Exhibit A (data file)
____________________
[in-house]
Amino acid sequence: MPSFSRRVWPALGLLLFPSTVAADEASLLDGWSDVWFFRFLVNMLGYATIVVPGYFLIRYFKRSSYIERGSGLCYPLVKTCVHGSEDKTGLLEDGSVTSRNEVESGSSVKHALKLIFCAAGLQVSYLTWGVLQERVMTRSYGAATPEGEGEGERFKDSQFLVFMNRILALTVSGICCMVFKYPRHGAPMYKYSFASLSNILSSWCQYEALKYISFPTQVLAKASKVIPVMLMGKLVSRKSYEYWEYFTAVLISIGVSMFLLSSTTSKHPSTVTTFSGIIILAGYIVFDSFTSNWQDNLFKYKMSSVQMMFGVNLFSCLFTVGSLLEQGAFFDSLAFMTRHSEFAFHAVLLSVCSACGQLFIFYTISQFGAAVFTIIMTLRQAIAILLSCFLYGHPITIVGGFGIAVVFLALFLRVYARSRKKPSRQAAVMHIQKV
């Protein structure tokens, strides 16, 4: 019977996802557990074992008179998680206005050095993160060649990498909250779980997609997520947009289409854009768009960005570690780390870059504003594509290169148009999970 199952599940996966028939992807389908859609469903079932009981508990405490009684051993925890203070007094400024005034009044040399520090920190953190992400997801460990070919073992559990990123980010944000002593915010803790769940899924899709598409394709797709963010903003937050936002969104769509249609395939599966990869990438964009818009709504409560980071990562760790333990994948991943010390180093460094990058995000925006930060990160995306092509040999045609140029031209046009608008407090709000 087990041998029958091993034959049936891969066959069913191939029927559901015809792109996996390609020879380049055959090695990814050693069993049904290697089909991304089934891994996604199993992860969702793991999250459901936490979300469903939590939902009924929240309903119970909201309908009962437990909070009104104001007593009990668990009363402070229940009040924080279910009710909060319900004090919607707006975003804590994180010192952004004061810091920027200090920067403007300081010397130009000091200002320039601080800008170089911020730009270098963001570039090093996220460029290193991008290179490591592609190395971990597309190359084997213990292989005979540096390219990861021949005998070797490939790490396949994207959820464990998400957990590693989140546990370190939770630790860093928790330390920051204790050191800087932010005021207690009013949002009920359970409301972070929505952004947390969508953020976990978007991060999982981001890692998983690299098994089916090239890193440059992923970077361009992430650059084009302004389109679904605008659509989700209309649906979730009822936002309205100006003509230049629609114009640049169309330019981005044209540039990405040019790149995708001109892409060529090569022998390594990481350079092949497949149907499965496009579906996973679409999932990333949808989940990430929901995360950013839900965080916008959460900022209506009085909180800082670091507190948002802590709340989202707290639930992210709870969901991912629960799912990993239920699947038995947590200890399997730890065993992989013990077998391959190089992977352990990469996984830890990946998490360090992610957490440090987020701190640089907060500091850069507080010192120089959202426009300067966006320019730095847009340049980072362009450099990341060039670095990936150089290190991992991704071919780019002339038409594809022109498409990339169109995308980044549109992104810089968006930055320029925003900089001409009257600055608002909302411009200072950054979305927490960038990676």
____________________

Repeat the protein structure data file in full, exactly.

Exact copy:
[in-house]
Amino acid sequence: MPSFSRRVWPALGLLLFPSTVAADEASLLDGWSDVWFFRFLVNMLGYATIVVPGYFLIRYFKRSSYIERGSGLCYPLVKTCVHGSEDKTGLLEDGSVTSRNEVESGSSVKHALKLIFCAAGLQVSYLTWGVLQERVMTRSYGAATPEGEGEGERFKDSQFLVFMNRILALTVSGICCMVFKYPRHGAPMYKYSFASLSNILSSWCQYEALKYISFPTQVLAKASKVIPVMLMGKLVSRKSYEYWEYFTAVLISIGVSMFLLSSTTSKHPSTVTTFSGIIILAGYIVFDSFTSNWQDNLFKYKMSSVQMMFGVNLFSCLFTVGSLLEQGAFFDSLAFMTRHSEFAFHAVLLSVCSACGQLFIFYTISQFGAAVFTIIMTLRQAIAILLSCFLYGHPITIVGGFGIAVVFLALFLRVYARSRKKPSRQAAVMHIQKV
């Protein structure tokens, strides 16, 4: 019977996802557990074992008179998680206005050095993160060649990498909250779980997609997520947009289409854009768009960005570690780390870059504003594509290169148009999970 199952599940996966028939992807389908859609469903079932009981508990405490009684051993925890203070007094400024005034009044040399520090920190953190992400997801460990070919073992559990990123980010944000002593915010803790769940899924899709598409394709797709963010903003937050936002969104769509249609395939599966990869990438964009818009709504409560980071990562760790333990994948991943010390180093460094990058995000925006930060990160995306092509040999045609140029031209046009608008407090709000 087990041998029958091993034959049936891969066959069913191939029927559901015809792109996996390609020879380049055959090695990814050693069993049904290697089909991304089934891994996604199993992860969702793991999250459901936490979300469903939590939902009924929240309903119970909201309908009962437990909070009104104001007593009990668990009363402070229940009040924080279910009710909060319900004090919607707006975003804590994180010192952004004061810091920027200090920067403007300081010397130009000091200002320039601080800008170089911020730009270098963001570039090093996220460029290193991008290179490591592609190395971990597309190359084997213990292989005979540096390219990861021949005998070797490939790490396949994207959820464990998400957990590693989140546990370190939770630790860093928790330390920051204790050191800087932010005021207690009013949002009920359970409301972070929505952004947390969508953020976990978007991060999982981001890692998983690299098994089916090239890193440059992923970077361009992430650059084009302004389109679904605008659509989700209309649906979730009822936002309205100006003509230049629609114009640049169309330019981005044209540039990405040019790149995708001109892409060529090569022998390594990481350079092949497949149907499965496009579906996973679409999932990333949808989940990430929901995360950013839900965080916008959460900022209506009085909180800082670091507190948002802590709340989202707290639930992210709870969901991912629960799912990993239920699947038995947590200890399997730890065993992989013990077998391959190089992977352990990469996984830890990946998490360090992610957490440090987020701190640089907060500091850069507080010192120089959202426009300067966006320019730095847009340049980072362009450099990341060039670095990936150089290190991992991704071919780019002339038409594809022109498409990339169109995308980044549109992104810089968006930055320029925003900089001409009257600055608002909302411009200072950054979305927490960038990676």